The DMC seems to be focused on the transmission and preservation of teachings from Tibetan masters to western lay practitioners, rather than directing their services mainly to an Asian immigrant community; it appears to be more centered on converts and individuals coming into the sangha rather than a particular preexisting cultural community. The center is heavily focused on retreats and residential programs, as well as intensive meditation practice, as opposed to regular services for the general community, and seems to be structured in imitation of a traditional monastery. In fact, their website asserts that the decrease in residentially-based Buddhist centers in the US “represents a weakening of the Dharma in the west,” and that “authentic” teachings can only be passed on in a residential or retreat context (“Surmang Kagyu Order,” DMC website). The DMC includes housing for residents and offers residential training in which students may pay to reside at the center for one month or a full year. They also offer solitary cabin retreats in which students may rent a cabin for a minimum of one week. Prices for the various types of retreats are listed right in their descriptions, and fall around $700 per month or $50 per night at the center. The website includes a detailed schedule for residents, each hour of the day regimented from wake-up at 6am to lights-out at 10pm. Each day, residents are scheduled for five to seven hours of meditation practice and four hours of work maintaining the center; meals and short periods of free time are also schedules. Residents are expected to leave the center only on days off (“Residential Programs,” DMC website).

Due to their focus on the transmission and preservation of Tibetan teachings, great importance is placed by the DMC upon lineage and the passage of enlightenment from teacher to student throughout time. The DMC emphasizes the teacher/student dynamic and the direct transmission of teachings from an enlightened master to his pupils in the context of a sangha that resides together as a community. Armstrong encourages the notion that the enlightened master is essentially an infallible figure; his argument seems to be that an enlightened Buddhist master is not a moral agent but simply a vessel for wisdom and truth, a holder of enlightenment who must be respected due to the fact that they embody the traditional teachings. This view influences the temple’s response to a scandal that occurred in the late 1980s; the DMC website devotes a significant amount of space to addressing this incident, in which one of Tashi Armstrong’s enlightened teachers, the Vajra Regent Osel Tendzin, contracted AIDS and was accused of infecting a young man within his sangha through unprotected sex without disclosing his diagnosis (“Our Lineage,” Dzogchen Meditation Center website). This resulted in scandal and controversy throughout the Tibetan Buddhist community in the US, creating confusion and stress about how to handle the misconduct of a master. Some chose to disengage themselves from Vajradhatu International due to the actions of the Vajra Regent and some continued to support him (New York Times). The DMC represents the latter position, maintaining that the Vajra Regent is free of blame for the incident and should still be honored as an enlightened master, and that his teachings should still be preserved and passed along. The statement on the matter that is given on the Center’s website claims that they do not believe that it was Tendzin who infected the young man in the sangha. The website also contains a transcript of Kalu Rinpoche’s comments and instructions regarding the incident, a record of students’ questions about the incident and his answers to them. In this record, Kalu Rinpoche, a master from Tibet who spoke on the incident (New York Times) essentially states that Tendzin is not to be held accountable for the incident and that the students should still treat him with the respect afforded to an enlightened master. Armstrong himself claims that “no matter what the conventional appearance may seem the lineage holder is manifesting coemergent wisdom” (“Our Lineage,” Dzogchen Meditation Center website). Armstrong references the deceptive and unreal nature of appearances, using the concept of emptiness to suggest that the actions of Tendzin cannot necessarily be morally judged, and what really matters is the wisdom and teachings held by the enlightened master, who is the source of this wisdom for his students and the vessel through which it is preserved and transmitted across time.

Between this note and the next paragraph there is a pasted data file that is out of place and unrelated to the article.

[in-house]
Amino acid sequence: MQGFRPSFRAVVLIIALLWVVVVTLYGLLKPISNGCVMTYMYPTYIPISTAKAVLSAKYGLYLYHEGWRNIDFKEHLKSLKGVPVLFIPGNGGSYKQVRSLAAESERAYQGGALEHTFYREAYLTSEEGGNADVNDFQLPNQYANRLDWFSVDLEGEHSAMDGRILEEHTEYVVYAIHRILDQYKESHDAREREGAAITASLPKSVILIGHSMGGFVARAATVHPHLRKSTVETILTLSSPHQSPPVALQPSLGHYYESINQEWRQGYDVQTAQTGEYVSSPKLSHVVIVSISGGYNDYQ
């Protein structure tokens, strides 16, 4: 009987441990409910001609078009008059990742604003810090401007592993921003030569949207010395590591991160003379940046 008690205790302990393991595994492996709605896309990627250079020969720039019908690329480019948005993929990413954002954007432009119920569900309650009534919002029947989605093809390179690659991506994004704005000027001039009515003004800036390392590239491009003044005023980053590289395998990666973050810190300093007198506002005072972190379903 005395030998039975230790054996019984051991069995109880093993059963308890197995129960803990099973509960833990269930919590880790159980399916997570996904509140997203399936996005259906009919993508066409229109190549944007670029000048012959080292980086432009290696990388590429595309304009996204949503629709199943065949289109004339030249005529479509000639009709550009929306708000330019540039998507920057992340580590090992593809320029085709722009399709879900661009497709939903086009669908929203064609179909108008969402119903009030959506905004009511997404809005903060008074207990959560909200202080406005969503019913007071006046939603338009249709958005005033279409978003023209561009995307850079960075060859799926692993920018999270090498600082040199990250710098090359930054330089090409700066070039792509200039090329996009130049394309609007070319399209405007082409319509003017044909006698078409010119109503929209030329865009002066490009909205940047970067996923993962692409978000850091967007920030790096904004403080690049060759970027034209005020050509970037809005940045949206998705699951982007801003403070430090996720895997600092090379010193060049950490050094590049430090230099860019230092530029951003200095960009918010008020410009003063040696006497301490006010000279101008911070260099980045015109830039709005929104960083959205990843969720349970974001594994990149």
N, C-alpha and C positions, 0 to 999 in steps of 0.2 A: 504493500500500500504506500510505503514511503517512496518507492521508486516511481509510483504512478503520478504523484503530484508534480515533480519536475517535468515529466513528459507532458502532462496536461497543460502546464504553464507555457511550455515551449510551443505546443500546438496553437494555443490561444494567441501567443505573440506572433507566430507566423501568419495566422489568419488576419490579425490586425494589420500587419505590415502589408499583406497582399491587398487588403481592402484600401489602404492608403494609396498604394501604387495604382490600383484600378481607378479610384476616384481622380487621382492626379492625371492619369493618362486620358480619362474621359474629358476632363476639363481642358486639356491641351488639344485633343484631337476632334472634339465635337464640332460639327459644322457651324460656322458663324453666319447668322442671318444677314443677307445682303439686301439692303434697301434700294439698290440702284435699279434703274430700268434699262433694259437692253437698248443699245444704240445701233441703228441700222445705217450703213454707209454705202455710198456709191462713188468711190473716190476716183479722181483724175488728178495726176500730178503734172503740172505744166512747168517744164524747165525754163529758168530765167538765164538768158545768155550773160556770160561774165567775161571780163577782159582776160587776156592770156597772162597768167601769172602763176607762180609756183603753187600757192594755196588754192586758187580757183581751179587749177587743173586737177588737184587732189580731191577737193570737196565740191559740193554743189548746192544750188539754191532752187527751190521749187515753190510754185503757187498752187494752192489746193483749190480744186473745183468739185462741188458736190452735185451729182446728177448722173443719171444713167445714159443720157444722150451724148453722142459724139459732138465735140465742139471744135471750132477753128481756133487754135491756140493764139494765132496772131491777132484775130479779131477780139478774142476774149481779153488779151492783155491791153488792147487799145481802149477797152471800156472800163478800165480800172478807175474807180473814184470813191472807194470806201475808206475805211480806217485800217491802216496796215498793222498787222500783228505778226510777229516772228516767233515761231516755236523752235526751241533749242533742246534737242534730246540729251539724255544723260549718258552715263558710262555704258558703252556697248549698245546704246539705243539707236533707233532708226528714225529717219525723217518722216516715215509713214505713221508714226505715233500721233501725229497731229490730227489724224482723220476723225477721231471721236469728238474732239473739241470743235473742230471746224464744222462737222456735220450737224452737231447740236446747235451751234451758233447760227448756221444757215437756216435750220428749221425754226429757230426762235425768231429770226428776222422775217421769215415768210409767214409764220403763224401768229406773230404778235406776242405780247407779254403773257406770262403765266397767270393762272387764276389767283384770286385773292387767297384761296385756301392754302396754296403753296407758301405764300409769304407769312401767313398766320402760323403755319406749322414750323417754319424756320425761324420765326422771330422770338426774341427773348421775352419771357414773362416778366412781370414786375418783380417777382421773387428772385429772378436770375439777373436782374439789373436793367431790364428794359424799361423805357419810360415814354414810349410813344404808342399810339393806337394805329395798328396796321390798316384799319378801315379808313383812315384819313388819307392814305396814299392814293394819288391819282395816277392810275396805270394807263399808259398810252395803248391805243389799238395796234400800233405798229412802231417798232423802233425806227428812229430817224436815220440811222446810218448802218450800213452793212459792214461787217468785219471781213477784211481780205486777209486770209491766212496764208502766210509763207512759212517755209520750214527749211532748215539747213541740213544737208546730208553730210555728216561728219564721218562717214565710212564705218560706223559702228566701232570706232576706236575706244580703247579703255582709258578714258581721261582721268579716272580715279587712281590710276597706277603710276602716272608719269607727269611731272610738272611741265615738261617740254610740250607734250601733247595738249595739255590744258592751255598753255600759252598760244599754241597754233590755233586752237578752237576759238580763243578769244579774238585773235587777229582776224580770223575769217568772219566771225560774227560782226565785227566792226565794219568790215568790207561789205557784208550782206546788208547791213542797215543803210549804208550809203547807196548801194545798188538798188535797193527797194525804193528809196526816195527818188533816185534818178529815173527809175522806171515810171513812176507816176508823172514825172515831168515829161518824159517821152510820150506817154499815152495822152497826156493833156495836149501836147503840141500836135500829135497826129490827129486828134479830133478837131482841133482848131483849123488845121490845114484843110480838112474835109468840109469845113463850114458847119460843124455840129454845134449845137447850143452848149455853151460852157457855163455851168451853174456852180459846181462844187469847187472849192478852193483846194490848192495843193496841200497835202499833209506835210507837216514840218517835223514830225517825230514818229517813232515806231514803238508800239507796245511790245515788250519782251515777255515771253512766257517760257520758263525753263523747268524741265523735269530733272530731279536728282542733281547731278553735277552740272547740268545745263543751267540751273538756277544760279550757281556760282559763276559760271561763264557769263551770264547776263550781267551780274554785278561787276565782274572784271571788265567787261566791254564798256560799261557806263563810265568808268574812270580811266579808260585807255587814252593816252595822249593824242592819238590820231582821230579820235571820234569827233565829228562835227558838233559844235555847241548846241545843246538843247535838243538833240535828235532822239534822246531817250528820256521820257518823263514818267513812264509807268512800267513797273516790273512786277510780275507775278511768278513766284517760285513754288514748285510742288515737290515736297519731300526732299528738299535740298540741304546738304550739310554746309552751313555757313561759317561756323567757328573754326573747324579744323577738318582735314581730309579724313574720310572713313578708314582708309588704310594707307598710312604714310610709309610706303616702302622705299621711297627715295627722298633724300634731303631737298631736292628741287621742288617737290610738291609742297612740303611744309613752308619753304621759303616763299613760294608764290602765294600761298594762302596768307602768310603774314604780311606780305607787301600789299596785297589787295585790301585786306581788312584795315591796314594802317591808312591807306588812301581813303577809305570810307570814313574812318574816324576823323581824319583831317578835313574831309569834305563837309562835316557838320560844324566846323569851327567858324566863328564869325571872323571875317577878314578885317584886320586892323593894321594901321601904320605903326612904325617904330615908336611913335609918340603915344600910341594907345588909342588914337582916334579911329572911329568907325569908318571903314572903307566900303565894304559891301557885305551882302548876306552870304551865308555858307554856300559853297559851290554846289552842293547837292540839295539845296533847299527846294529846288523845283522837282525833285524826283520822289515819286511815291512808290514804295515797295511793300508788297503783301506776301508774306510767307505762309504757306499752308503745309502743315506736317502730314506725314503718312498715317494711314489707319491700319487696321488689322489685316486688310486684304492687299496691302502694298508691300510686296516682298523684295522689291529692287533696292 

The Dozogchen Meditation Center is an interesting example of a western Buddhist temple that is primarily focused on retreats and residential instruction in meditative practices, and on direct transmission of Tibetan teachings from the earliest days of the tradition, providing opportunities for western practitioners seeking a traditional form of Tibetan Buddhist experience and practice. It is also an intriguing example of one possible way a Buddhist community could respond to allegations of morally questionable behavior on the part of one of the respected leaders within their lineage.

 

Sources

DMC website: http://www.dzogchenmeditation.com/

Zaslowsky, Dyan. “Buddhists in U.S. Agonize on AIDS Issue.” New York Times 21 Feb. 1989 (https://www.nytimes.com/1989/02/21/us/buddhists-in-us-agonize-on-aids-issue.html?module=ArrowsNav&contentCollection=U.S.&action=keypress&region=FixedLeft&pgtype=article)